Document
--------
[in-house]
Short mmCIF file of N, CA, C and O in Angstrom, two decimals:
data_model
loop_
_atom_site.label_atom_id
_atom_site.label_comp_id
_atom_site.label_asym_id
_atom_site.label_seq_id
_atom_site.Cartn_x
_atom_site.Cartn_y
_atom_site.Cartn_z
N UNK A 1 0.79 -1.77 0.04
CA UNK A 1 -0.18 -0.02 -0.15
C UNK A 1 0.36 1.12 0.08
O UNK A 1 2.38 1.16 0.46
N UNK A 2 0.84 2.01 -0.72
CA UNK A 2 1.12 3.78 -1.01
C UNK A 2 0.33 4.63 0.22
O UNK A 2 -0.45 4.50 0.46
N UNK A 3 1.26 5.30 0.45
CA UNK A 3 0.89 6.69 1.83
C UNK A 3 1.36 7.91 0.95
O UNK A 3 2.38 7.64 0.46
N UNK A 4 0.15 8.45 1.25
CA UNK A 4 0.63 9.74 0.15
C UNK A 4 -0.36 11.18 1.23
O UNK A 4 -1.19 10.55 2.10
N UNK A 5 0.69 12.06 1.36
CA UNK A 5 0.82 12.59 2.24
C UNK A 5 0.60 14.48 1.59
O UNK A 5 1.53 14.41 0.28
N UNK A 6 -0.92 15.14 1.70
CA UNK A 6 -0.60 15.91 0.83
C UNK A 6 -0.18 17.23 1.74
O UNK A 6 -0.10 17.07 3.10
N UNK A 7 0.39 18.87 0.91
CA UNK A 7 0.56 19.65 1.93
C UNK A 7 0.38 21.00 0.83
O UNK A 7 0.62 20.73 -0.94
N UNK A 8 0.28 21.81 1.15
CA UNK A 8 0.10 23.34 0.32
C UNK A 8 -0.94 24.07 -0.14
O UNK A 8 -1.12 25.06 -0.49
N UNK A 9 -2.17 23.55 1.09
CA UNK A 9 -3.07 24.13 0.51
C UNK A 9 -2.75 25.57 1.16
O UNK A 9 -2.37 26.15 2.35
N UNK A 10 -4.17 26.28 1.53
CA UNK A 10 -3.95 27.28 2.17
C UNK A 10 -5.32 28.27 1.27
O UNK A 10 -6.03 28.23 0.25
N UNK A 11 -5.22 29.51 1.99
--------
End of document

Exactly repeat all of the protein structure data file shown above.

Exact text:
[in-house]
Short mmCIF file of N, CA, C and O in Angstrom, two decimals:
data_model
loop_
_atom_site.label_atom_id
_atom_site.label_comp_id
_atom_site.label_asym_id
_atom_site.label_seq_id
_atom_site.Cartn_x
_atom_site.Cartn_y
_atom_site.Cartn_z
N UNK A 1 0.79 -1.77 0.04
CA UNK A 1 -0.18 -0.02 -0.15
C UNK A 1 0.36 1.12 0.08
O UNK A 1 2.38 1.16 0.46
N UNK A 2 0.84 2.01 -0.72
CA UNK A 2 1.12 3.78 -1.01
C UNK A 2 0.33 4.63 0.22
O UNK A 2 -0.45 4.50 0.46
N UNK A 3 1.26 5.30 0.45
CA UNK A 3 0.89 6.69 1.83
C UNK A 3 1.36 7.91 0.95
O UNK A 3 2.38 7.64 0.46
N UNK A 4 0.15 8.45 1.25
CA UNK A 4 0.63 9.74 0.15
C UNK A 4 -0.36 11.18 1.23
O UNK A 4 -1.19 10.55 2.10
N UNK A 5 0.69 12.06 1.36
CA UNK A 5 0.82 12.59 2.24
C UNK A 5 0.60 14.48 1.59
O UNK A 5 1.53 14.41 0.28
N UNK A 6 -0.92 15.14 1.70
CA UNK A 6 -0.60 15.91 0.83
C UNK A 6 -0.18 17.23 1.74
O UNK A 6 -0.10 17.07 3.10
N UNK A 7 0.39 18.87 0.91
CA UNK A 7 0.56 19.65 1.93
C UNK A 7 0.38 21.00 0.83
O UNK A 7 0.62 20.73 -0.94
N UNK A 8 0.28 21.81 1.15
CA UNK A 8 0.10 23.34 0.32
C UNK A 8 -0.94 24.07 -0.14
O UNK A 8 -1.12 25.06 -0.49
N UNK A 9 -2.17 23.55 1.09
CA UNK A 9 -3.07 24.13 0.51
C UNK A 9 -2.75 25.57 1.16
O UNK A 9 -2.37 26.15 2.35
N UNK A 10 -4.17 26.28 1.53
CA UNK A 10 -3.95 27.28 2.17
C UNK A 10 -5.32 28.27 1.27
O UNK A 10 -6.03 28.23 0.25
N UNK A 11 -5.22 29.51 1.99